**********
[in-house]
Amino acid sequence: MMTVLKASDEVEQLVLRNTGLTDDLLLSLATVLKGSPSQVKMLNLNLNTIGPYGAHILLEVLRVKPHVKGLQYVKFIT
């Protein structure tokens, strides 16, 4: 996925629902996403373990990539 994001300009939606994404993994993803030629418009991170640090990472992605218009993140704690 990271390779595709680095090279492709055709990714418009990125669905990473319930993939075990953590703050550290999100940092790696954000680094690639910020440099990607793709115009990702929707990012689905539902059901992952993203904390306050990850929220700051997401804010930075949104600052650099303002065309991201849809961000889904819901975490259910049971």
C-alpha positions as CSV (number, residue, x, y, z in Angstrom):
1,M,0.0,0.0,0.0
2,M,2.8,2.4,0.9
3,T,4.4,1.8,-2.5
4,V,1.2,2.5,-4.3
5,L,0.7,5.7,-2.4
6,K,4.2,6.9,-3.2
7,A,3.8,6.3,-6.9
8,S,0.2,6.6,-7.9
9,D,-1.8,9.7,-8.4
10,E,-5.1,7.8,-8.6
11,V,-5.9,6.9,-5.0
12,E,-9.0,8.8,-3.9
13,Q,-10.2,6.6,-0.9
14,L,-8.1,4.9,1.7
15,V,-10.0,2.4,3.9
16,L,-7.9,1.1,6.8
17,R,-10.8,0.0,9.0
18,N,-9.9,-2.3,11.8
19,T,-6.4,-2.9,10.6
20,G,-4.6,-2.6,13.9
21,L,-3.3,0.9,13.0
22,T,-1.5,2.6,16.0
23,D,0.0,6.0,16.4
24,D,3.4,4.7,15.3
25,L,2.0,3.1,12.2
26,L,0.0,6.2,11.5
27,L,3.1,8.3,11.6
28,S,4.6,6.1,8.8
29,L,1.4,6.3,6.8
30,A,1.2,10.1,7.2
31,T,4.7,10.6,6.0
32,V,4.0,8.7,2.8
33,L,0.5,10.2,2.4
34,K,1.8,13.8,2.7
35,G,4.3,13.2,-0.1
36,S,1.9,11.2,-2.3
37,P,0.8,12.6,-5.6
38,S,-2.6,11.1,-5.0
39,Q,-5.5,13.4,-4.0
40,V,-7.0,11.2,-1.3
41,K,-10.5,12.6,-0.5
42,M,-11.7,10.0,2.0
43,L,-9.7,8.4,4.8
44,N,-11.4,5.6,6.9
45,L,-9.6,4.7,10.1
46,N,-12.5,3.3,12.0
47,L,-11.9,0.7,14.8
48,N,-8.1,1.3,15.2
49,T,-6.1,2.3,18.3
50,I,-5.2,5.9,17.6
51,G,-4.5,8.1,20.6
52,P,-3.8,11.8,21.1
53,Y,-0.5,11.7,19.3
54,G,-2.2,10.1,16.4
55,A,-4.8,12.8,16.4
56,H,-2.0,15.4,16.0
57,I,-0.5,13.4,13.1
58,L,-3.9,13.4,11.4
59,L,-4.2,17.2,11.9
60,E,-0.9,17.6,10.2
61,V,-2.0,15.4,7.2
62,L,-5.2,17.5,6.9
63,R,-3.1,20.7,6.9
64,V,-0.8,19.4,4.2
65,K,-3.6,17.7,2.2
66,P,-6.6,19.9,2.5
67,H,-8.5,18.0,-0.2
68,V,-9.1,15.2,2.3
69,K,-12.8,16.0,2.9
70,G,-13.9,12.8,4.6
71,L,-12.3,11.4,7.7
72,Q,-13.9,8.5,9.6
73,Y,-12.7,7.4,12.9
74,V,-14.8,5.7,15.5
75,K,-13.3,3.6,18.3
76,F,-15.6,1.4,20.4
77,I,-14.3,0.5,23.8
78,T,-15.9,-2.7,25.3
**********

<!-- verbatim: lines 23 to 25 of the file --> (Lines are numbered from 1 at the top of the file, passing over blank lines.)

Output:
19,T,-6.4,-2.9,10.6
20,G,-4.6,-2.6,13.9
21,L,-3.3,0.9,13.0